Sep 15, 2016 03:57 AM EDT
American Education System: Racial Discrimination is Still Alive and Kicking
The founding fathers of the American constitution meant well when they said "all men are created equal" and that they are "endowed with certain unalienable rights." However, they might be living in a dream world because that certainly hasn't been the case throughout the history of the United States. One area where discrimination rear its ugly head strongly is in the American education system.
One does not need to go far to find evidence how racial, ethnic, religious, social, and gender discrimination is at play in schools. Just read the headlines and there they are staring at you in big black and white letters.
A glaring example of this discrimination can be seen in the public school system wherein public schools are funded by property taxes that come from the residents of the community. Consequently, if a community belongs to a low-income or poverty-stricken group, there will be a lack of funding as well which affects the quality of education received by students in that particular area.
This inequality becomes much greater with racial practices, such as redlining and gentrification. In redlining, banks deny loans to people of color further impending them to own homes in particular neighborhoods or communities. The Washington Post had an article revealing that such practices are still alive in the modern society.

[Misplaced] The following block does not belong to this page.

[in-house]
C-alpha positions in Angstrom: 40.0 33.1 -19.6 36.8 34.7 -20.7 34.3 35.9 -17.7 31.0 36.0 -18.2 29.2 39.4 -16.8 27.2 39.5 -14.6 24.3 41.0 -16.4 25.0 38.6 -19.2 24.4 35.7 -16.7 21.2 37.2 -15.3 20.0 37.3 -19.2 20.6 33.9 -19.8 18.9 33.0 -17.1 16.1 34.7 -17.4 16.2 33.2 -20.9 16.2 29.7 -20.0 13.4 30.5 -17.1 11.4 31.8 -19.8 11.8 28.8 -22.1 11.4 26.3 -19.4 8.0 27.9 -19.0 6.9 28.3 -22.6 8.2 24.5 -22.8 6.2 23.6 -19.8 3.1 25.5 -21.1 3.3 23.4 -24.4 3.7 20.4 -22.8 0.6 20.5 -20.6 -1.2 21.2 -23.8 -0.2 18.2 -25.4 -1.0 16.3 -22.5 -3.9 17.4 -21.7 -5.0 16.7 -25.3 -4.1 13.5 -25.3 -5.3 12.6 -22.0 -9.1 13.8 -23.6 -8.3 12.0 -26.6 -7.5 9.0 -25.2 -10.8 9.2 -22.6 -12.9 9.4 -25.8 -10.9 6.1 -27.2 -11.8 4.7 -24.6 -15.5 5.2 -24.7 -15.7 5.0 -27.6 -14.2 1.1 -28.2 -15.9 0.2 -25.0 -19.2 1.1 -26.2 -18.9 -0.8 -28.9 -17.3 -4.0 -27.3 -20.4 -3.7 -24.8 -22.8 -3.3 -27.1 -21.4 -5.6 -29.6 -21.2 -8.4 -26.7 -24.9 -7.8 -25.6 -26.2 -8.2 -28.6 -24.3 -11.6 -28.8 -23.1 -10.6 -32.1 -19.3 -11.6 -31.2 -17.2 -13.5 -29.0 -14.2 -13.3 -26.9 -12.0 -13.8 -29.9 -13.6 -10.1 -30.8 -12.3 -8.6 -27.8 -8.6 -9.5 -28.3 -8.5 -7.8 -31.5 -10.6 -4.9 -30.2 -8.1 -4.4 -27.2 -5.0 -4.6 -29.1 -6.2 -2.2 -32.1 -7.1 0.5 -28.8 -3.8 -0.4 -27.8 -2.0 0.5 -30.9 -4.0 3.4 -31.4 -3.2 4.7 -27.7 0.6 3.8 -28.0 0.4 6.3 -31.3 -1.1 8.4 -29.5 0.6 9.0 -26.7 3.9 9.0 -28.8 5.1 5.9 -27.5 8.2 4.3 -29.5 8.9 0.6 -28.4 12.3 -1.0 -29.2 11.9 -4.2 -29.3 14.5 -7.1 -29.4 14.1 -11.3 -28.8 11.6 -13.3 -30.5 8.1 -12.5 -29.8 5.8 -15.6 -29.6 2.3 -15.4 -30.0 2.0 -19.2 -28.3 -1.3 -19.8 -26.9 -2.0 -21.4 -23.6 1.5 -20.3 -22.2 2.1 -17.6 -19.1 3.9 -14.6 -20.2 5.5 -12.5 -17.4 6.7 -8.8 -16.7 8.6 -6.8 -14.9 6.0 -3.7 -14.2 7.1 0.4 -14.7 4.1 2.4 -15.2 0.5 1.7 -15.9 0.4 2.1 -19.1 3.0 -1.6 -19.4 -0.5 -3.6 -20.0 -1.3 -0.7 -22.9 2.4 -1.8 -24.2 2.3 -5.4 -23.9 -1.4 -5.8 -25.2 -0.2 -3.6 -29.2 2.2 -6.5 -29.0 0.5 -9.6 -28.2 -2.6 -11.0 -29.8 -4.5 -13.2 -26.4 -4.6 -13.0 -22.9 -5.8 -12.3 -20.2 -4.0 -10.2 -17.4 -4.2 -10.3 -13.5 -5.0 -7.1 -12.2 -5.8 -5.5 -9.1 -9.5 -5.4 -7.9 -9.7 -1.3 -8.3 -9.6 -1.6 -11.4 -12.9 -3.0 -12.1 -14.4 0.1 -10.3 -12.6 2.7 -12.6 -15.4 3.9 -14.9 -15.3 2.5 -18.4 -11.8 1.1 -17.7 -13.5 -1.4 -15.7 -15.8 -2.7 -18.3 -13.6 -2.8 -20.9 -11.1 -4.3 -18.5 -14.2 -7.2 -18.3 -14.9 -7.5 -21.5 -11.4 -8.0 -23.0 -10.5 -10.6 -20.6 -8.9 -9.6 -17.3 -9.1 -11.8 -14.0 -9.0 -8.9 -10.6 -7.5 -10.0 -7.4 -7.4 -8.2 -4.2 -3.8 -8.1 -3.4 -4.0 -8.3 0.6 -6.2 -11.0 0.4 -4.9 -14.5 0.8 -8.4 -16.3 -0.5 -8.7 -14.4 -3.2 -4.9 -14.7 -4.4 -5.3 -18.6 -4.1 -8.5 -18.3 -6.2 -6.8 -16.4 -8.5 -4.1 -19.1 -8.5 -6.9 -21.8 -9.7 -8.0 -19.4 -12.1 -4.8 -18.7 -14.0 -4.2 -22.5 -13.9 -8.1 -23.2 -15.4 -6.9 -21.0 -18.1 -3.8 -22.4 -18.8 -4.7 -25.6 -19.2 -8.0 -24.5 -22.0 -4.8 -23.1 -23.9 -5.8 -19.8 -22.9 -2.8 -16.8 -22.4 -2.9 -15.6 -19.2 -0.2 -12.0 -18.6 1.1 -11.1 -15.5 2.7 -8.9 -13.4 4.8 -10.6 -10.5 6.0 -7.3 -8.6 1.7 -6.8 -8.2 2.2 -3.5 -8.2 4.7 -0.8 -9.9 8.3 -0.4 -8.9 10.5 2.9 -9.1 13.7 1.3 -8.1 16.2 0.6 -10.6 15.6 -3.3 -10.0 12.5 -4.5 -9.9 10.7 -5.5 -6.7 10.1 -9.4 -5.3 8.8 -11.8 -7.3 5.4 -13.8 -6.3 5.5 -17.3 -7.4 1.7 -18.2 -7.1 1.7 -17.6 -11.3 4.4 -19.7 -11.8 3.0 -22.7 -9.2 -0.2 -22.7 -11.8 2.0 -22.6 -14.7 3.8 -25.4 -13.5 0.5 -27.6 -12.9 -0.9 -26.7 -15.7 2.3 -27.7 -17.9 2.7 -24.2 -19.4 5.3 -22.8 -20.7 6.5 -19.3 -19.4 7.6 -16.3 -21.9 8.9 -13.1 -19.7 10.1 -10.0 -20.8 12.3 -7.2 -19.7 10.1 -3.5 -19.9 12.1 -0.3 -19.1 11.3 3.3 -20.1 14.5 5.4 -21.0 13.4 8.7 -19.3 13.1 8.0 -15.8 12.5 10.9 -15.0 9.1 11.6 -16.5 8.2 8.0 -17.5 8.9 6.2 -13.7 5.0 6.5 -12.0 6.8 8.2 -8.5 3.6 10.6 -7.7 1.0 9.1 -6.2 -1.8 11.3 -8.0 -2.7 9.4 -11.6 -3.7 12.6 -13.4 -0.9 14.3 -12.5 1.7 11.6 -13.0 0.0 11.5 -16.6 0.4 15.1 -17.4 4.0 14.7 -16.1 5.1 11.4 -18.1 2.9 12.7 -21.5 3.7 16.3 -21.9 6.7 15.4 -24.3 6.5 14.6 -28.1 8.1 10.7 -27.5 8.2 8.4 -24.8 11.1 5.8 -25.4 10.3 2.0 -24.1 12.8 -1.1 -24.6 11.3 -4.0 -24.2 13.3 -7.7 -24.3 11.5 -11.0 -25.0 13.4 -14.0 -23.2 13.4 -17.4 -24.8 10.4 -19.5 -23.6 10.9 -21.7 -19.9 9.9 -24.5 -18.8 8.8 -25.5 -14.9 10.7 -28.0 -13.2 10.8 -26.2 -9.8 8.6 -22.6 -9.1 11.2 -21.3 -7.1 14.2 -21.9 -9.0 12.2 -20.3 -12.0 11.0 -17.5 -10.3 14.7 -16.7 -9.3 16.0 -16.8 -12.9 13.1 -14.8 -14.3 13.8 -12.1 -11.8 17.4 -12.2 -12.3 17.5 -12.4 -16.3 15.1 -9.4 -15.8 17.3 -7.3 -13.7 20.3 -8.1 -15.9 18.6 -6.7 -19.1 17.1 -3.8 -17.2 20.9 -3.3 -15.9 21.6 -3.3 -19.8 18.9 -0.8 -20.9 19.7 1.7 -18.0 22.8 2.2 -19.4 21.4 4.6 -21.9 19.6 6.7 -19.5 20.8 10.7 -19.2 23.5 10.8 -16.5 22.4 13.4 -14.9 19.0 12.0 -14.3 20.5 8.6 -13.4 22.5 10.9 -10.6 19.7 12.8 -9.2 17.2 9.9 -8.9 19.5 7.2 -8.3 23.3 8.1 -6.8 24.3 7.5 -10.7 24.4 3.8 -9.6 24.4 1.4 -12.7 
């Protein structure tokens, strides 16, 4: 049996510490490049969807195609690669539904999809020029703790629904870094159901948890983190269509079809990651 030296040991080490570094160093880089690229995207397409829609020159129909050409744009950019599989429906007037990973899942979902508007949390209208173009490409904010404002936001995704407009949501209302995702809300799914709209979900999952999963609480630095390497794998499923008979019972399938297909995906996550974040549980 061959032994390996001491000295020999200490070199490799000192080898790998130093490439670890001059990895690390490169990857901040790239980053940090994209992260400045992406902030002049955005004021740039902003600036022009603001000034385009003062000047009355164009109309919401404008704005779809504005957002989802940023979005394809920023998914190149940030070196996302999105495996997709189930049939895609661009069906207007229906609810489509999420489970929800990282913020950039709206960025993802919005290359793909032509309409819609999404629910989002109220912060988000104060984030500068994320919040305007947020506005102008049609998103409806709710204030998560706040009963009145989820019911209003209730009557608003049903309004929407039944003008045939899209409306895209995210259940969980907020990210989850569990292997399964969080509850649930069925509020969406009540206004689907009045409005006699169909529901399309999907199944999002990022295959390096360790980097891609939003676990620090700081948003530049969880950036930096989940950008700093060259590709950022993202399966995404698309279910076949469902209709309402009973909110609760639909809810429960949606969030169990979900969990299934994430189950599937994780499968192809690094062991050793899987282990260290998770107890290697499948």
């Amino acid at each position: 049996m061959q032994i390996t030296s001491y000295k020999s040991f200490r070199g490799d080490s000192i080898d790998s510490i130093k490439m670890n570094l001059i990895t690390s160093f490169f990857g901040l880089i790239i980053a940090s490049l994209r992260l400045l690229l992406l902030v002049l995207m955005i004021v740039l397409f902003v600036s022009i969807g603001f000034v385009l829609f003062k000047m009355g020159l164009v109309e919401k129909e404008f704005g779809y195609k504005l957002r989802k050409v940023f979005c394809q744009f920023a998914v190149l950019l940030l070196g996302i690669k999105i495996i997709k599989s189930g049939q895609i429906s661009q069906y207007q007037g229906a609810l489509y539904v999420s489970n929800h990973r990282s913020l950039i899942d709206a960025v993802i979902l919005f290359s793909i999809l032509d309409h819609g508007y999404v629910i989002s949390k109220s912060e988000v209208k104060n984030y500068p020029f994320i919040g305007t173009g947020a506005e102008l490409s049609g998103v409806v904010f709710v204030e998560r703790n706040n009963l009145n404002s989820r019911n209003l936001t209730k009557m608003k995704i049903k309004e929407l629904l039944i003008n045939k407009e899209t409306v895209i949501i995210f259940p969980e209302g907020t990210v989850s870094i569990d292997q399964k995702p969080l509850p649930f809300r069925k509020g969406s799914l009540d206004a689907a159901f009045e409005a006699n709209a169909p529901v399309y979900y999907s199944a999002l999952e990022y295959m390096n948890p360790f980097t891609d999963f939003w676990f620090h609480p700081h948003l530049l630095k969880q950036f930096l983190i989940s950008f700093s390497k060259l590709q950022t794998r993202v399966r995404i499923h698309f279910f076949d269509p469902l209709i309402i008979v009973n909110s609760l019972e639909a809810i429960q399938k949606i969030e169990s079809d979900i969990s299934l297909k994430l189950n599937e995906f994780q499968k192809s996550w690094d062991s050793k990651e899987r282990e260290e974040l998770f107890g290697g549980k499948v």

Gentrification, on the other hand, is the process where a large number of affluent families move into communities driving housing costs higher. As a result, those who cannot afford these housing costs are forced to transfer to another area. A report made by Weldon Cooper Center for Public Service showed that this practice is still happening.
These practices create a culture where low-income families and people of color are driven into specific neighborhoods which are densely populated, with a lack of funds, and low quality of education offered to students.
While these practices are going on, experts and lawmakers are still debating for an effective way how to redistribute funding to areas which needed it the most. One proposed method in order to eliminate these existing inequalities is to allocate property taxes to areas where there is a lack of funds. It's an effective and sustainable method but it is still in the hands of legislators who will decide whether they will deem it effective or not.
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